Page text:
In a move to prevent public companies from delaying news about cyberattacks, the US Security and Exchange Commission has set a four-day deadline to disclose "material cybersecurity incidents." A US attorney general could potentially delay that disclosure if doing so would lead to "substantial risk to national security or public safety." Otherwise, the rules will serve as a stiff new guidepost — albeit, one that's slightly less restrictive than the EU's GDPR cyberattack deadline of just three days.
The news comes after Microsoft was criticized by security experts for taking weeks to confirm an attack against Outlook and other online services. “We really have no way to measure the impact [of the attack] if Microsoft doesn’t provide that info," Jake Williams, a cybersecurity researcher and former NSA hacker, told the AP in June.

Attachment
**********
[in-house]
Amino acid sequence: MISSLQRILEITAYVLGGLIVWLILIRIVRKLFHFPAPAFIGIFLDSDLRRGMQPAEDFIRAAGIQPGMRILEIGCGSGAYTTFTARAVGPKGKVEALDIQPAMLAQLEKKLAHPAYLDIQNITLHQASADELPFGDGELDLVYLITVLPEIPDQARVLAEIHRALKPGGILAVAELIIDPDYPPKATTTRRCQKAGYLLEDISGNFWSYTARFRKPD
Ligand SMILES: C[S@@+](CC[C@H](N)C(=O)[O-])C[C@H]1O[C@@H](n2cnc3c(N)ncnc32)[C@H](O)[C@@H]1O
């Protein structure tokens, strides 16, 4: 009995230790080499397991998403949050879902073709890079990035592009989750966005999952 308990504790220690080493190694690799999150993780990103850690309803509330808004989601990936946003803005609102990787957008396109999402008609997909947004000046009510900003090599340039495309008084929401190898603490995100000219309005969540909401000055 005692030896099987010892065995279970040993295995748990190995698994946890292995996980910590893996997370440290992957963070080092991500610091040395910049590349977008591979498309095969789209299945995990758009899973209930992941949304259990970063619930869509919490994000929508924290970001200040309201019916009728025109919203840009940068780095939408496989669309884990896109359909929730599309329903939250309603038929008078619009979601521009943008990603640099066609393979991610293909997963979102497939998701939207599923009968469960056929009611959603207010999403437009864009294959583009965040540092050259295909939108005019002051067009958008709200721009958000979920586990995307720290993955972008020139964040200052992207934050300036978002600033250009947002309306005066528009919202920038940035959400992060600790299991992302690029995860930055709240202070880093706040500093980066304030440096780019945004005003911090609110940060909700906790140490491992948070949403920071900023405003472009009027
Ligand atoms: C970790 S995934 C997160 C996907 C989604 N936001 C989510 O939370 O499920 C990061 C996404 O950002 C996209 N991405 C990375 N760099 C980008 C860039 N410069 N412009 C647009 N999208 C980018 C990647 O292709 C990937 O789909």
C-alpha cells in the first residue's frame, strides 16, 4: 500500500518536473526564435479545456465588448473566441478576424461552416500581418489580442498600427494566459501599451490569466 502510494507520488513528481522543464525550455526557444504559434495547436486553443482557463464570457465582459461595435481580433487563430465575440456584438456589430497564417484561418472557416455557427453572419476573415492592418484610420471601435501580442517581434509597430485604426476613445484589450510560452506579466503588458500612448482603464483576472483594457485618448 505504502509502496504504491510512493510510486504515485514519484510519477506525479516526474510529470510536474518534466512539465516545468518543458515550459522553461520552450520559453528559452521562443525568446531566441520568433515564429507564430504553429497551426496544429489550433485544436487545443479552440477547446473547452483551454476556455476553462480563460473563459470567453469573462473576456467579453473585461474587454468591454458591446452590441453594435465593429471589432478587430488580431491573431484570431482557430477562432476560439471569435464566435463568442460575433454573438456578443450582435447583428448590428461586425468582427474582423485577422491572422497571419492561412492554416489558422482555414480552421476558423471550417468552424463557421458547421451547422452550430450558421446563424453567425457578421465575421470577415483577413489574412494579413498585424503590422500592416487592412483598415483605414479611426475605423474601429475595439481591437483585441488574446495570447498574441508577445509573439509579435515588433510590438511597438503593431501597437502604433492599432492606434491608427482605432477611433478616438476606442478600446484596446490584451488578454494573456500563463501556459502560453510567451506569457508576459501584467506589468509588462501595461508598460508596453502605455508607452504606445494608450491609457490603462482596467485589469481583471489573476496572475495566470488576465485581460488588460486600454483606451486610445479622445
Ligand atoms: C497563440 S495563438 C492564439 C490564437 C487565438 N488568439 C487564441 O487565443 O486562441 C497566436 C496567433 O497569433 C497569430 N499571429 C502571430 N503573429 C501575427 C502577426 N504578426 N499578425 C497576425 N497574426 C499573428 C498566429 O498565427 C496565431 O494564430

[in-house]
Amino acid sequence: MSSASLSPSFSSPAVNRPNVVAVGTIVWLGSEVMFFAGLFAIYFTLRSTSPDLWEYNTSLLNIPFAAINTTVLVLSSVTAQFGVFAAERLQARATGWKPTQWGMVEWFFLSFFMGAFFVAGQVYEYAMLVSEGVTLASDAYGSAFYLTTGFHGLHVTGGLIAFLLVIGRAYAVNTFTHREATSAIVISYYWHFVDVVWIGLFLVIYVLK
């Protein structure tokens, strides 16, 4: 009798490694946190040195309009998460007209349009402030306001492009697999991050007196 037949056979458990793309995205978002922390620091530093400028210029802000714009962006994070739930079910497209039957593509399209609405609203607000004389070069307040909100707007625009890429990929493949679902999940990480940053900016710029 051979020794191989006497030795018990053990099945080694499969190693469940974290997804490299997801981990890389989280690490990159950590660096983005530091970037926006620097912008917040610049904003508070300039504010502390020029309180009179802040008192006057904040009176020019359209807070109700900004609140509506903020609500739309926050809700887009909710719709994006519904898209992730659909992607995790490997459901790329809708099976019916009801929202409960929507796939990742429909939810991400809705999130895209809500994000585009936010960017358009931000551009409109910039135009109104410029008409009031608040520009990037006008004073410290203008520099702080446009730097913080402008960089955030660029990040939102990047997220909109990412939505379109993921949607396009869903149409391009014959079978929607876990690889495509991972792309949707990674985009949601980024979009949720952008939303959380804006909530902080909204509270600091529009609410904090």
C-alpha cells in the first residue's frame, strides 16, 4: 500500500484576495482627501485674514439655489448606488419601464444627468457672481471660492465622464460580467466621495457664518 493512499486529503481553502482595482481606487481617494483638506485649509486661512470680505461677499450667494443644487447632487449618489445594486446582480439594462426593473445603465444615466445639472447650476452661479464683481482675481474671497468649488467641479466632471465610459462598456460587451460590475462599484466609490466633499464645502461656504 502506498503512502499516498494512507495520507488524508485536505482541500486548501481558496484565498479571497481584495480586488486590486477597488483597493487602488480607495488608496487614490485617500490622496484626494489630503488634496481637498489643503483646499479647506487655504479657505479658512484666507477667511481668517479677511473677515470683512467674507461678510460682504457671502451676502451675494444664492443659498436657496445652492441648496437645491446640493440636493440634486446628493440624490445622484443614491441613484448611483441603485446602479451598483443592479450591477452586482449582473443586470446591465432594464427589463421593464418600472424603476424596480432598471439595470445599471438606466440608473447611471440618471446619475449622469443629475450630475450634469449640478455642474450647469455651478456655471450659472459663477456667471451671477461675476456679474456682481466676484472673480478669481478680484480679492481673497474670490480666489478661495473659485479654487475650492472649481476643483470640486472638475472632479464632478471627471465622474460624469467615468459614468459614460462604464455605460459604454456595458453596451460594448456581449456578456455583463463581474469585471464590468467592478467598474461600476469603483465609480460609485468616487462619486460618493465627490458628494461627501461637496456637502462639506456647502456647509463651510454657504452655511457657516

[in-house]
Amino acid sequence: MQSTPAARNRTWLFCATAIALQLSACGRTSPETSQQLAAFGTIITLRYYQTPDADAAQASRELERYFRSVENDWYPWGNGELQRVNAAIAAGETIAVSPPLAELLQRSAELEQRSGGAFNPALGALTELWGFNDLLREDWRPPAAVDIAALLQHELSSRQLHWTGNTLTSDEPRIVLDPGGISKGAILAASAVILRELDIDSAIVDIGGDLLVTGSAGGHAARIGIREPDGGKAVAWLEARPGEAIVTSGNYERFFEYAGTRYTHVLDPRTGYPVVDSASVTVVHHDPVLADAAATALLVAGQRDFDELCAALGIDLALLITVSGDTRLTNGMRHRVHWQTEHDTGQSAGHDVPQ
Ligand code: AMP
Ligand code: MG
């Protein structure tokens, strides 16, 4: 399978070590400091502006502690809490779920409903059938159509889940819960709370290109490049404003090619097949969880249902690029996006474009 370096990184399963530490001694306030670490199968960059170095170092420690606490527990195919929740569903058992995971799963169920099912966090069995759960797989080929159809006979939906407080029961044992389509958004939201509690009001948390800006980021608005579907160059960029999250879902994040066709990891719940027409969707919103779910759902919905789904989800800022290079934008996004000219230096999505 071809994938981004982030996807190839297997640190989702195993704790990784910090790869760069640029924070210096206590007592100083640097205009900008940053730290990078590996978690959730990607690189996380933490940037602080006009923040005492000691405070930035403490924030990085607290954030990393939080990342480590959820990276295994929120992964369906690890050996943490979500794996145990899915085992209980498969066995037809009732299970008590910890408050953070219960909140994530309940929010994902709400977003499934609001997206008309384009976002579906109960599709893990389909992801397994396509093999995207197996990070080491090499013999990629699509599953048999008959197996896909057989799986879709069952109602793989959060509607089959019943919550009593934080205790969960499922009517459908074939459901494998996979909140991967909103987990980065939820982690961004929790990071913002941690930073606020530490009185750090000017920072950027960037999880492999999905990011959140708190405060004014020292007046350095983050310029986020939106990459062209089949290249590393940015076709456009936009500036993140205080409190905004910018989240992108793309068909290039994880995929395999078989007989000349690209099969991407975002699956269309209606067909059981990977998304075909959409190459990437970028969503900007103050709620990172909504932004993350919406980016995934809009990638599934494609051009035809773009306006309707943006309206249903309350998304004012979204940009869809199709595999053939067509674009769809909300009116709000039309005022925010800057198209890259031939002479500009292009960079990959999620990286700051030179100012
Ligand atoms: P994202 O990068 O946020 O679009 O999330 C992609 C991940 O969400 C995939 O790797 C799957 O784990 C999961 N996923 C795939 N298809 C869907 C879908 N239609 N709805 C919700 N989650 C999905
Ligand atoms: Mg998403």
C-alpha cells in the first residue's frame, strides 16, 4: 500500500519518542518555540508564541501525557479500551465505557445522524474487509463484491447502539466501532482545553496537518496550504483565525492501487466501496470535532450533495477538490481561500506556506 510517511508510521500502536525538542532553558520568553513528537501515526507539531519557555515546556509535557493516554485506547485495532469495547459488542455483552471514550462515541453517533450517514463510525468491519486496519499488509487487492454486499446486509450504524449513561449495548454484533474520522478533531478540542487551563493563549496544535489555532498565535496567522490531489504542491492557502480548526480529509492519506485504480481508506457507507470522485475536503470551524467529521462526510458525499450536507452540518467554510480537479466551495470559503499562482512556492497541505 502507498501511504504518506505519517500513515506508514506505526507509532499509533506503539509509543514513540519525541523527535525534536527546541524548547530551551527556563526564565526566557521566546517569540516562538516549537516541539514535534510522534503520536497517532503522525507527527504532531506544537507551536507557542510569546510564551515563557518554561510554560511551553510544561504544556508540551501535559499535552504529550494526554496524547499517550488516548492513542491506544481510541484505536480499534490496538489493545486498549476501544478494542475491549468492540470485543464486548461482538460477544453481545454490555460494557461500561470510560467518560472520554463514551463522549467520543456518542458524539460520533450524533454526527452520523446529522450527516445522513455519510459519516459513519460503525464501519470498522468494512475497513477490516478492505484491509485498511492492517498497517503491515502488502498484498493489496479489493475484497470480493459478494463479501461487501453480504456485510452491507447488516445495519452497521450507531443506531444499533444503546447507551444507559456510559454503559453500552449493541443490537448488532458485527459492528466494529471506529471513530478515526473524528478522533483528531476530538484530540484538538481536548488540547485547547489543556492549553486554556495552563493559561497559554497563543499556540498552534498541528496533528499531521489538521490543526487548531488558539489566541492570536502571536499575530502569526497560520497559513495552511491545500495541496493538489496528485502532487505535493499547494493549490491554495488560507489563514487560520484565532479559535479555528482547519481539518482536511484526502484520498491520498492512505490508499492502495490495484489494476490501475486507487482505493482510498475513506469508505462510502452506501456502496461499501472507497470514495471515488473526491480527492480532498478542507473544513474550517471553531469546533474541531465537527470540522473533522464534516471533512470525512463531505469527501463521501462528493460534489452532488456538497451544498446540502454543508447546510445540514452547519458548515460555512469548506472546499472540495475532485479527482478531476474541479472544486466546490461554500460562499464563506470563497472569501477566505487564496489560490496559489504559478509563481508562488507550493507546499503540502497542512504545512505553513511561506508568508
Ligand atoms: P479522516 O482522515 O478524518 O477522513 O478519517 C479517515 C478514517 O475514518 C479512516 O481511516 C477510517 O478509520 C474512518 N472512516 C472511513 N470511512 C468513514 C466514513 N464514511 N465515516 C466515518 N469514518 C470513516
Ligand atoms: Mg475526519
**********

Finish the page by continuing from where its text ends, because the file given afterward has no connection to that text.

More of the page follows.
While GDPR rules are more about protecting the public, the SEC appears to be more focused on investors: “Currently, many public companies provide cybersecurity disclosure to investors," SEC Chair Gary Gensler said in a statement. "I think companies and investors alike, however, would benefit if this disclosure were made in a more consistent, comparable, and decision-useful way."
Technology companies have pushed against the SECs rules since they were initially announced last year, which ultimately led to the inclusion of a delay clause, Bloomberg reports. Additionally, the Information Technology Industry Council argued that the four-day deadline is too short, since companies may not know enough about the cyberattack by then.